Photo by Tony Greco.
By Jacob McAfee
Although budget and staffing are at the forefront of today’s fire service challenges, not dedicating enough time to being an effective leader, willing to adapt to change, and preparing future generations could be of greater significance. In addition to our fiscal and personnel problems, we work in a multigenerational workforce that can lack significant experience or leadership from the top on down. With baby boomers retiring as fast as we can promote others, we must exude strong leadership and mentor those rising through the ranks to prepare them to become future fire service leaders. Fire service culture is rapidly changing, and without strong leadership, many members will lose the Esprit de corps that has shaped the foundation of the fire service as we know it.
As leaders, it is imperative that we do not lose sight of developing the most important asset we have: Our members. What will the future hold for the fire service if we fail to develop leaders capable of addressing the economic, cultural, personnel, and political challenges that lay ahead? If we don’t foster an environment that allows our chiefs and company officers to constantly coach, mentor, and lead our personnel into the future, we are being shortsighted.
Think about all of the challenges you deal with on a daily basis, such as budget, staffing, standards of response coverage, and labor/management issues. These all seem to be the common challenges, but where does personnel development sit?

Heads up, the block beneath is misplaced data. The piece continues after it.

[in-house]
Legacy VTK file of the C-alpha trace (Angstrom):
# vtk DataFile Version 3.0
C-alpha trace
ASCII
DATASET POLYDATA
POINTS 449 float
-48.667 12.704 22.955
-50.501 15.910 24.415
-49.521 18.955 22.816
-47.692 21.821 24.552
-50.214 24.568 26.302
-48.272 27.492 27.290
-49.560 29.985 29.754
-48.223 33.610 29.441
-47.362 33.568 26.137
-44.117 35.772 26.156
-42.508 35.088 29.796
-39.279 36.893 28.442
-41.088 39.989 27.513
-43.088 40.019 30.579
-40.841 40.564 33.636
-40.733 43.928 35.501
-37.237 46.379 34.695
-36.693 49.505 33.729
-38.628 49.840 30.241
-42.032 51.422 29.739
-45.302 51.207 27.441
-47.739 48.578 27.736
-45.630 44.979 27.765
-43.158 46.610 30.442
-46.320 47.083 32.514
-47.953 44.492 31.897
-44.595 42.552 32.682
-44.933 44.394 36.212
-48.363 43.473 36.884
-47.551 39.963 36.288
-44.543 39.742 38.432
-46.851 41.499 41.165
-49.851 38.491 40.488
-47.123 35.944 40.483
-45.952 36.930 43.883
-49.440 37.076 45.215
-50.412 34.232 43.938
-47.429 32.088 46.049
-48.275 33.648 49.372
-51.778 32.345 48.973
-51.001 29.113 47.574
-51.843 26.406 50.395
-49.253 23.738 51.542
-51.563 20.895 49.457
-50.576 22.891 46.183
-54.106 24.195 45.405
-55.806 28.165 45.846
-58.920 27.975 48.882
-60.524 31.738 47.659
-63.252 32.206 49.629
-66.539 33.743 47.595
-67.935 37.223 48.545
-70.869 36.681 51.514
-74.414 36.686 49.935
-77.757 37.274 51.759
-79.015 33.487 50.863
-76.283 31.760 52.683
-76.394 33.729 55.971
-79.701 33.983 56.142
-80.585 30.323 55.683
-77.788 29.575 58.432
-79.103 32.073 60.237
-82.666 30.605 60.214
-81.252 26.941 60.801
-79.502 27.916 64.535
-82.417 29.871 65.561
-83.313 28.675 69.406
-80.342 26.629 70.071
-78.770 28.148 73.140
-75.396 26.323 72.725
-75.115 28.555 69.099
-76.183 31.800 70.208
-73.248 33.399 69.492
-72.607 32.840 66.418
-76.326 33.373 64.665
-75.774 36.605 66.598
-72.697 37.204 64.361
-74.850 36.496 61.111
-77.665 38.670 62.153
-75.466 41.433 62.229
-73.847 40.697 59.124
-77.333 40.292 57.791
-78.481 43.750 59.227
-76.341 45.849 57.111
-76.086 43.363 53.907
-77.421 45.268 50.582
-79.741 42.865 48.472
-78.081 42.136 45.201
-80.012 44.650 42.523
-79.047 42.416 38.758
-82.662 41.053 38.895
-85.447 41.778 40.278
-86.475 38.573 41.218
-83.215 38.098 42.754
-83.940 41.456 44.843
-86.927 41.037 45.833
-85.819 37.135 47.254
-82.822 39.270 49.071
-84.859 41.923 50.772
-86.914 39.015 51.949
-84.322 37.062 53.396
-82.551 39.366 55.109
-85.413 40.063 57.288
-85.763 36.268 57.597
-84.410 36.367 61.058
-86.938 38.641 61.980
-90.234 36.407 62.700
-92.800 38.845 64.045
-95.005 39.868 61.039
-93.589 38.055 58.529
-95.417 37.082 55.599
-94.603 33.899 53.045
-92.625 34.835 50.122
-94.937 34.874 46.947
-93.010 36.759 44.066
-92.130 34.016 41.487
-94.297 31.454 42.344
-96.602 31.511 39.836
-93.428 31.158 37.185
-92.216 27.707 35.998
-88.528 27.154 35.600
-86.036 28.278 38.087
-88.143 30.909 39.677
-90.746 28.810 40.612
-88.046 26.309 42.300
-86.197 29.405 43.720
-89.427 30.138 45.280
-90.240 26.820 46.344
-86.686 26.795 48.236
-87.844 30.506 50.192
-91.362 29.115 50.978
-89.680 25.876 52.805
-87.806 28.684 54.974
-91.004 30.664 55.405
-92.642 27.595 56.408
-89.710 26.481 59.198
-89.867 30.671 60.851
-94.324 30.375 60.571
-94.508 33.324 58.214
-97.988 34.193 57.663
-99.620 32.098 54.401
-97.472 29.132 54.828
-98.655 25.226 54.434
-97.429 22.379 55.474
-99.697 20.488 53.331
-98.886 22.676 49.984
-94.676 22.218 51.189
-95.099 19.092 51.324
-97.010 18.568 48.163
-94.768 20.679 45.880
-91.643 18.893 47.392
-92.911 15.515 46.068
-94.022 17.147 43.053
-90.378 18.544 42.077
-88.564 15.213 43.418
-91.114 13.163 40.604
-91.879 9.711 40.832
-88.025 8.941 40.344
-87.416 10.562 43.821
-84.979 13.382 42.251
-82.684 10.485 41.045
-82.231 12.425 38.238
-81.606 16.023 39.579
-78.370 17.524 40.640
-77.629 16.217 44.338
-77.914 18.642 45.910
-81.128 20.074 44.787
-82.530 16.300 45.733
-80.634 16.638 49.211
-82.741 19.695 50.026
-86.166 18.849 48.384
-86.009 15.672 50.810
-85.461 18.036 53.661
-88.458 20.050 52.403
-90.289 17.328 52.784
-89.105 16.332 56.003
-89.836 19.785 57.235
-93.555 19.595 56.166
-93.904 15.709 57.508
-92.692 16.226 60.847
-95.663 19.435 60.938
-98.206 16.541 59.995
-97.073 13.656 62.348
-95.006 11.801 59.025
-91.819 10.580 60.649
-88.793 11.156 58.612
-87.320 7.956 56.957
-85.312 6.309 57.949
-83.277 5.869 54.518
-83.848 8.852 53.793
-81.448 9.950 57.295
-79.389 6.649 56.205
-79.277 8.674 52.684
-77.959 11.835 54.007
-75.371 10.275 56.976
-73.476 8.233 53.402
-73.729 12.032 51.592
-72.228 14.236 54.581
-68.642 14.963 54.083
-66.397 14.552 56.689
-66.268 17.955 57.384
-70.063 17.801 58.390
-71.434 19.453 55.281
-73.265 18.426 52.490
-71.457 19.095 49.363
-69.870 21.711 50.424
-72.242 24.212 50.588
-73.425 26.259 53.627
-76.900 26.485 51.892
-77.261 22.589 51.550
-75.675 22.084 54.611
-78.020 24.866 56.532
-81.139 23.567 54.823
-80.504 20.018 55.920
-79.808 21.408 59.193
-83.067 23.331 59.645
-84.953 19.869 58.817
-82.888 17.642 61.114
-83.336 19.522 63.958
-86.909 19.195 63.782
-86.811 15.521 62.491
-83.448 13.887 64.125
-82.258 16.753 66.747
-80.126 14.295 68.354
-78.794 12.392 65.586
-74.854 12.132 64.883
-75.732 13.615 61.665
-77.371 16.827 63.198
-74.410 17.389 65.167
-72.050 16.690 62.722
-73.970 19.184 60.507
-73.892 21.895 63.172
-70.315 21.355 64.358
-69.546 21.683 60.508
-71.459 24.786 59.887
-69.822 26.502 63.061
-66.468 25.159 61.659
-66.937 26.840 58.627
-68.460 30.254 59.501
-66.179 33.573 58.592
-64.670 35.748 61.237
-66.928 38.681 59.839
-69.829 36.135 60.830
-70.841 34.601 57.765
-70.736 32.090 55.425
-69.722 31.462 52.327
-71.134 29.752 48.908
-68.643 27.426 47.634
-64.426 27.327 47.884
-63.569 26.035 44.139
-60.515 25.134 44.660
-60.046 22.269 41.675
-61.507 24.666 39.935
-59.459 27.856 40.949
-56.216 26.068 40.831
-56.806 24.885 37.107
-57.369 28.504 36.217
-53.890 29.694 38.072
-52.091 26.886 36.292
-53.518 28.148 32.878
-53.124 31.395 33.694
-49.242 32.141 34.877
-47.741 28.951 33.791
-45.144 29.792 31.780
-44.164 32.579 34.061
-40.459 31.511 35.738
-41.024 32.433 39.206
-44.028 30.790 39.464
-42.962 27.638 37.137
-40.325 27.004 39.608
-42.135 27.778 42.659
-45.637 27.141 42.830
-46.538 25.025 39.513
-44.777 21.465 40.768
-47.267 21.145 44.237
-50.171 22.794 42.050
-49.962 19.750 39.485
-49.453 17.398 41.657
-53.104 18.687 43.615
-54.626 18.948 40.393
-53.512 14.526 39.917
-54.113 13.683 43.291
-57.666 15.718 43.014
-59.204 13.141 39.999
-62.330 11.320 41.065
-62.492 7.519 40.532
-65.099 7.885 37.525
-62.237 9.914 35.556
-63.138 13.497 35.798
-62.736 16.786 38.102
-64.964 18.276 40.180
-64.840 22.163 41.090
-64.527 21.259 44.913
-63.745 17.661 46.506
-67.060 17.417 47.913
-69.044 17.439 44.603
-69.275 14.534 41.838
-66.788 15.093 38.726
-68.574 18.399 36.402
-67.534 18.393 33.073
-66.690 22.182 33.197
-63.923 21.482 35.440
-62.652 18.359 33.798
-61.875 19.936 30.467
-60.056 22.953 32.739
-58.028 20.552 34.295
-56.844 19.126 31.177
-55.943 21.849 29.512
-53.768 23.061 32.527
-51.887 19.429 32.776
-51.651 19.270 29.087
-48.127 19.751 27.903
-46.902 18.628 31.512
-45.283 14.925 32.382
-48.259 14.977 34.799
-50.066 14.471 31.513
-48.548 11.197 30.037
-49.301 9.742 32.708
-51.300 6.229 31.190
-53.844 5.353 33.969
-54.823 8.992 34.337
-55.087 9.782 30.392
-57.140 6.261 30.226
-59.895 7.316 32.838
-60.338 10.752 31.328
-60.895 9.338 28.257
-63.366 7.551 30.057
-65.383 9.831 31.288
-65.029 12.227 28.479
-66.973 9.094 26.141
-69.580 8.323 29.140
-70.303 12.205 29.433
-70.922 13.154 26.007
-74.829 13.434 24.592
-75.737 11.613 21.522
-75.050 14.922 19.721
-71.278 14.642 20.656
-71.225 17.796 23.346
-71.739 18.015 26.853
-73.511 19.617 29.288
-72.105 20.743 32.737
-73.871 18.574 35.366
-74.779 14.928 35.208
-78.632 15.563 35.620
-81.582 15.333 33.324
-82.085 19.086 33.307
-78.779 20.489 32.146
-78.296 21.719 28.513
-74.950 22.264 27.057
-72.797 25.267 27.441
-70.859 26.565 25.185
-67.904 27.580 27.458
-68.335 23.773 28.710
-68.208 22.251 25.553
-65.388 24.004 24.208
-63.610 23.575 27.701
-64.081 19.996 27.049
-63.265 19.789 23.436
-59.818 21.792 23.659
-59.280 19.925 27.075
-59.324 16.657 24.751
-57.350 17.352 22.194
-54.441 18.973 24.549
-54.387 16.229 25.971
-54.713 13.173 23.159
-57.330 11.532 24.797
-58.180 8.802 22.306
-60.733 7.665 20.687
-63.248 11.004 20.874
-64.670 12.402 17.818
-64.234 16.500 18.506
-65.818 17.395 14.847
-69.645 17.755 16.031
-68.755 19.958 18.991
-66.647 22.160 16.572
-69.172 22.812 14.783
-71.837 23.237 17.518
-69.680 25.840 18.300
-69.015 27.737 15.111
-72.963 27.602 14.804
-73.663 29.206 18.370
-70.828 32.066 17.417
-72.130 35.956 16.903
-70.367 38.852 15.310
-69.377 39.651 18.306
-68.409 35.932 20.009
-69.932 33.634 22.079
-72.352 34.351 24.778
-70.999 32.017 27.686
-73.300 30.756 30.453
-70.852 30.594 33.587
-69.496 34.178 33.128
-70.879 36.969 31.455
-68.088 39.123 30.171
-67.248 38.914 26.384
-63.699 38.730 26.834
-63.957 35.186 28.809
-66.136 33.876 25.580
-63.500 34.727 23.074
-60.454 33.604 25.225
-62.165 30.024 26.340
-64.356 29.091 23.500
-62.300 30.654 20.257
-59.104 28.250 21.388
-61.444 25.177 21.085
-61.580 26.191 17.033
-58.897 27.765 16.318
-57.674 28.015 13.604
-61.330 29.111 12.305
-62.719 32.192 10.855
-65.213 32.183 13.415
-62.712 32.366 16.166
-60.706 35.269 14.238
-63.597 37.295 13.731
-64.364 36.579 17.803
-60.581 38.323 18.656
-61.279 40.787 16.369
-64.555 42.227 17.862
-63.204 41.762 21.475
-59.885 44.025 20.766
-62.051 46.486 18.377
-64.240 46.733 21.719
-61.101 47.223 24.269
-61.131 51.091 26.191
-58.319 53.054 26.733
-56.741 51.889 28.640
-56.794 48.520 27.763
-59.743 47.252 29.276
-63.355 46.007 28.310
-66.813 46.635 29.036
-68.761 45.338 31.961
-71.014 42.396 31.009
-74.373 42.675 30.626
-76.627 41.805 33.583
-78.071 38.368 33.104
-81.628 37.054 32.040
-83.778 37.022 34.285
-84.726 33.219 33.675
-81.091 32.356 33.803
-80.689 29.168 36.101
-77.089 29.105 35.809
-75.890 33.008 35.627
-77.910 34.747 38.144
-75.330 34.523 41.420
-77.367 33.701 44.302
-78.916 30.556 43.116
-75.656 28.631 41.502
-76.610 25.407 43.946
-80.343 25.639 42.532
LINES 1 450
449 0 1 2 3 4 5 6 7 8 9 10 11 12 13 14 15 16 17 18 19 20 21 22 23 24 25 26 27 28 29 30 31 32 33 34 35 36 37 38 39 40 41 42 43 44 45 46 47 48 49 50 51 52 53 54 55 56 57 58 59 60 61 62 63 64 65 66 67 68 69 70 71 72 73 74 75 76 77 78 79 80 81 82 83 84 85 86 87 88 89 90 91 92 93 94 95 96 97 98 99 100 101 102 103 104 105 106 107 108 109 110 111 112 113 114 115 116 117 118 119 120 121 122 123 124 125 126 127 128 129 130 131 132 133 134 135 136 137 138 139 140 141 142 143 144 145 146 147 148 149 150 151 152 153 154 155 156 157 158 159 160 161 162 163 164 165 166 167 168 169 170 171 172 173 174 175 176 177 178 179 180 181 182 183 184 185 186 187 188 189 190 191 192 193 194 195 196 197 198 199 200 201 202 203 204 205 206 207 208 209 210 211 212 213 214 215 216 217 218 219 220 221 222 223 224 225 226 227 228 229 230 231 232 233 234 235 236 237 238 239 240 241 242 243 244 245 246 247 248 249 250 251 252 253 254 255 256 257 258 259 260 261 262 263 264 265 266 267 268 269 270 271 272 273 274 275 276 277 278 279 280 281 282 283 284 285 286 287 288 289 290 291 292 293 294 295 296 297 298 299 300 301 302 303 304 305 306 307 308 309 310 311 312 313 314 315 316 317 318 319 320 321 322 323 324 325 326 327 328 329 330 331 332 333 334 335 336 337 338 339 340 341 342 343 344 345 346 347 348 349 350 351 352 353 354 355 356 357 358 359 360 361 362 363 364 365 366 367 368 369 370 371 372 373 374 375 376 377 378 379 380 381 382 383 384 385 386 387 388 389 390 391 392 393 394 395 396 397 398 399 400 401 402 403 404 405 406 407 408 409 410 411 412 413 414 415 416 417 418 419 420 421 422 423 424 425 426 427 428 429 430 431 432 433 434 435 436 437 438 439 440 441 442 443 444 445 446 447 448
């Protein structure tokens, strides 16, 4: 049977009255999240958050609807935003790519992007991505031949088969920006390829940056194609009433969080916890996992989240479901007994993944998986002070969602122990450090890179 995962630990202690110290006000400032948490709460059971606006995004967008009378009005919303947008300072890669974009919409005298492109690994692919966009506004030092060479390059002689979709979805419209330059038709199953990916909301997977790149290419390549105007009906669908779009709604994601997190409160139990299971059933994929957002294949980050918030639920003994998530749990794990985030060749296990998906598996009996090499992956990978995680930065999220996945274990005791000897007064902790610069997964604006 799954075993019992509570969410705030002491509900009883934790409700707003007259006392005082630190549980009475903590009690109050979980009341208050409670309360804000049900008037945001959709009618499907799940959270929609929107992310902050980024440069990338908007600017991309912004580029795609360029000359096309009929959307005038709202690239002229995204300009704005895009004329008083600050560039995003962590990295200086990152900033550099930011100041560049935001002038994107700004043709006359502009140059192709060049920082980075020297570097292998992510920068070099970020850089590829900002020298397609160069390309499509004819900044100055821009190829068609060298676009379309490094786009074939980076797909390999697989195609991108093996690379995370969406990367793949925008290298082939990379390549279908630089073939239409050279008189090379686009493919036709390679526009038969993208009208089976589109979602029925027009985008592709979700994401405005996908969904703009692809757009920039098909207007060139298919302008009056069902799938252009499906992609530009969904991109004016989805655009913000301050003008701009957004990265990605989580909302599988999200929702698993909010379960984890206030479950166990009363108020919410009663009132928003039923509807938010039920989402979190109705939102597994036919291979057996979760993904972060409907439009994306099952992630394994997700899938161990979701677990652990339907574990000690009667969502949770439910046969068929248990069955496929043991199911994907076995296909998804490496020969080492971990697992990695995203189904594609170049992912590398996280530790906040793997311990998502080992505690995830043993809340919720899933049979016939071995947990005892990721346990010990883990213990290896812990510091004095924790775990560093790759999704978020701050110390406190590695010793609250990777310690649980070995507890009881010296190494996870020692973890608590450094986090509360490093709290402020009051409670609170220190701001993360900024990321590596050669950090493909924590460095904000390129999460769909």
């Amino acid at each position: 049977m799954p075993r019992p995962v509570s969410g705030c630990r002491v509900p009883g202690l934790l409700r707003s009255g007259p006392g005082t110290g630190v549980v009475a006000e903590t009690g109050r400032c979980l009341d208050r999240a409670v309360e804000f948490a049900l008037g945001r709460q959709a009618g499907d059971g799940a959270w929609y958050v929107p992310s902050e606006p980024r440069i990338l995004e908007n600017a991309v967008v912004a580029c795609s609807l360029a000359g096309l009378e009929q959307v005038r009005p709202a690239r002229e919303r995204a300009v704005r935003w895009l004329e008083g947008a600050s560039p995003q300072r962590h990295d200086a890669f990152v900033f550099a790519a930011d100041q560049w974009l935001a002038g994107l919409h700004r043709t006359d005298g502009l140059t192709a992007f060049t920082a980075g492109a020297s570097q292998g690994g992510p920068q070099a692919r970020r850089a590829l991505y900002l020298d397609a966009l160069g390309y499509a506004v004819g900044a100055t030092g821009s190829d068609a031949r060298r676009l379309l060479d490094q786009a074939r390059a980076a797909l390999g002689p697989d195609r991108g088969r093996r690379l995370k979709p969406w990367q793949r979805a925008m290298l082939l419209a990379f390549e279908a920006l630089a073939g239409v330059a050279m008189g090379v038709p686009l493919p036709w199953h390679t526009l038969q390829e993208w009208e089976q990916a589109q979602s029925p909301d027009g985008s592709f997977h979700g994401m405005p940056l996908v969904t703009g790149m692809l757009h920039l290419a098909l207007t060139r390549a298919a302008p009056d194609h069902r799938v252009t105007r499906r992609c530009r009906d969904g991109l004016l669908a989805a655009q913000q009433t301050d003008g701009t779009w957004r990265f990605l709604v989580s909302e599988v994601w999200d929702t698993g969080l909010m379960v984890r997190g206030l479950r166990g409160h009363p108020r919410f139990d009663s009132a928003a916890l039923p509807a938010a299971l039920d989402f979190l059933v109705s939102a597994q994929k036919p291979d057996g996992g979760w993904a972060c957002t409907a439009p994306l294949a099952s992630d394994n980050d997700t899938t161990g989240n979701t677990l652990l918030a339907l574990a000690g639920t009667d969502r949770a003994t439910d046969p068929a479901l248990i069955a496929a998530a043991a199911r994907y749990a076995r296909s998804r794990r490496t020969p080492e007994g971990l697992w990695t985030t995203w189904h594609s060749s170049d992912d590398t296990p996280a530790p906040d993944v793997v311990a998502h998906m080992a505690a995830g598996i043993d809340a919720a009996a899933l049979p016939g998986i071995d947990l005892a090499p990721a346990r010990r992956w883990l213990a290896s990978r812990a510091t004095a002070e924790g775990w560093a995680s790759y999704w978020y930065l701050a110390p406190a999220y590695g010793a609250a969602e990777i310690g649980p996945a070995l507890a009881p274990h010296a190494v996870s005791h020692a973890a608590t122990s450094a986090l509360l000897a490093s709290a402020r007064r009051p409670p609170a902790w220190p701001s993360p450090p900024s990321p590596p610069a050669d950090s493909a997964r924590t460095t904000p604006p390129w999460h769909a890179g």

As leaders, one of our top priorities should be our personnel. One of my favorite analogies on prioritization comes from John. C. Maxwell’s book Leadership 101. When speaking about prioritization, he discusses the process of not allowing ourselves as leaders to let numerous small priorities distract from what’s most important. If you’ve ever watched a lion tamer, what is one piece of equipment that he always brings into the cage? A stool. This stool typically has three or four legs. The tamer uses the stool with the legs pointed out toward the animal to keep them at bay. Why does this work? The lion gets distracted by trying to focus on too many things at once—in this case, the legs of the stool—in a sense, paralyzing the tiger to keep it from concentrating on the tamer. If the lion could focus on one priority (the lion tamer), the tamer would probably end up having a bad day. Don’t allow yourself to become so oversaturated with other priorities that you forget your focus: Your personnel.
Quite often, developing personnel outside of their ability to perform on the fireground gets prioritized put on the back burner. We all know or have known great firefighters, but how many of us can say we have worked with great leaders? These leaders have taken the time to invest in your personal and professional growth in ways that have changed your core values; one who you would trust to follow regardless of the circumstances. Often, this number is minimal. More often, the fire service relies on positional leadership based on position or rank within a department.
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To build the foundation of an effective leadership culture in your organization, you must develop two foundational elements: Trust and influence. These core elements will shape the foundation of your future success.
With multiple generations in the station, each having different beliefs, history, experience, work ethics, wants, and needs, it can be challenging for a leader to develop, inspire, and mentor your personnel for the future. This challenge increases when your company officers have only a few years’ experience more than the members of the company.